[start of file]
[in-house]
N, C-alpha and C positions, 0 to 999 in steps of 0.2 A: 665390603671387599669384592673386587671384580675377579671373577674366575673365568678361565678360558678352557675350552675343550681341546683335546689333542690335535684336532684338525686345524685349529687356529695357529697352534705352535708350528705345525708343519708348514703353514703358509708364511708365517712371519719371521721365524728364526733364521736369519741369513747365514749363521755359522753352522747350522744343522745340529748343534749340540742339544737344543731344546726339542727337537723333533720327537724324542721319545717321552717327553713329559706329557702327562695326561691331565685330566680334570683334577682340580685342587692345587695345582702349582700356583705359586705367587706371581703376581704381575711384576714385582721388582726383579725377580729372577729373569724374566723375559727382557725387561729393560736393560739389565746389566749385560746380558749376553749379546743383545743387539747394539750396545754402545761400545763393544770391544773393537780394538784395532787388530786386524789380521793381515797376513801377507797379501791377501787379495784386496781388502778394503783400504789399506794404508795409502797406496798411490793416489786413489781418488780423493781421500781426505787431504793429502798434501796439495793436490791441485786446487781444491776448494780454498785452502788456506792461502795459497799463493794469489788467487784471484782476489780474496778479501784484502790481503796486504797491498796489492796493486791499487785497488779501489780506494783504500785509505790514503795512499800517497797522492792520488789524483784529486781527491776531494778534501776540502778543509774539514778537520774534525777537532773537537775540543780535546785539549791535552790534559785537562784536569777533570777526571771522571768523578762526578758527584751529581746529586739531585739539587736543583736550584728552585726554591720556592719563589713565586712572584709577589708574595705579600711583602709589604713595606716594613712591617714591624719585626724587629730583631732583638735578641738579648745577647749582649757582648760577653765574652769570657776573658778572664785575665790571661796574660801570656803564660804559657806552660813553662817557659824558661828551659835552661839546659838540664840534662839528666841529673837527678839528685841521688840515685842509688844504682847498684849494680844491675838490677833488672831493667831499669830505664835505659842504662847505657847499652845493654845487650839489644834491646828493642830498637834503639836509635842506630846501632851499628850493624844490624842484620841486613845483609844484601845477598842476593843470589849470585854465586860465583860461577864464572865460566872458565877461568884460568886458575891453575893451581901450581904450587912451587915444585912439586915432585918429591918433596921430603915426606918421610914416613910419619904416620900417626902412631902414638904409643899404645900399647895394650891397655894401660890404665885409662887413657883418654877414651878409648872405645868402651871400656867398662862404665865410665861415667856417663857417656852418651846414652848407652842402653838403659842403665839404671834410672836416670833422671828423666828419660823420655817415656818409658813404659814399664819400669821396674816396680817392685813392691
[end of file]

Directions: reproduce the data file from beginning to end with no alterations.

[in-house]
N, C-alpha and C positions, 0 to 999 in steps of 0.2 A: 665390603671387599669384592673386587671384580675377579671373577674366575673365568678361565678360558678352557675350552675343550681341546683335546689333542690335535684336532684338525686345524685349529687356529695357529697352534705352535708350528705345525708343519708348514703353514703358509708364511708365517712371519719371521721365524728364526733364521736369519741369513747365514749363521755359522753352522747350522744343522745340529748343534749340540742339544737344543731344546726339542727337537723333533720327537724324542721319545717321552717327553713329559706329557702327562695326561691331565685330566680334570683334577682340580685342587692345587695345582702349582700356583705359586705367587706371581703376581704381575711384576714385582721388582726383579725377580729372577729373569724374566723375559727382557725387561729393560736393560739389565746389566749385560746380558749376553749379546743383545743387539747394539750396545754402545761400545763393544770391544773393537780394538784395532787388530786386524789380521793381515797376513801377507797379501791377501787379495784386496781388502778394503783400504789399506794404508795409502797406496798411490793416489786413489781418488780423493781421500781426505787431504793429502798434501796439495793436490791441485786446487781444491776448494780454498785452502788456506792461502795459497799463493794469489788467487784471484782476489780474496778479501784484502790481503796486504797491498796489492796493486791499487785497488779501489780506494783504500785509505790514503795512499800517497797522492792520488789524483784529486781527491776531494778534501776540502778543509774539514778537520774534525777537532773537537775540543780535546785539549791535552790534559785537562784536569777533570777526571771522571768523578762526578758527584751529581746529586739531585739539587736543583736550584728552585726554591720556592719563589713565586712572584709577589708574595705579600711583602709589604713595606716594613712591617714591624719585626724587629730583631732583638735578641738579648745577647749582649757582648760577653765574652769570657776573658778572664785575665790571661796574660801570656803564660804559657806552660813553662817557659824558661828551659835552661839546659838540664840534662839528666841529673837527678839528685841521688840515685842509688844504682847498684849494680844491675838490677833488672831493667831499669830505664835505659842504662847505657847499652845493654845487650839489644834491646828493642830498637834503639836509635842506630846501632851499628850493624844490624842484620841486613845483609844484601845477598842476593843470589849470585854465586860465583860461577864464572865460566872458565877461568884460568886458575891453575893451581901450581904450587912451587915444585912439586915432585918429591918433596921430603915426606918421610914416613910419619904416620900417626902412631902414638904409643899404645900399647895394650891397655894401660890404665885409662887413657883418654877414651878409648872405645868402651871400656867398662862404665865410665861415667856417663857417656852418651846414652848407652842402653838403659842403665839404671834410672836416670833422671828423666828419660823420655817415656818409658813404659814399664819400669821396674816396680817392685813392691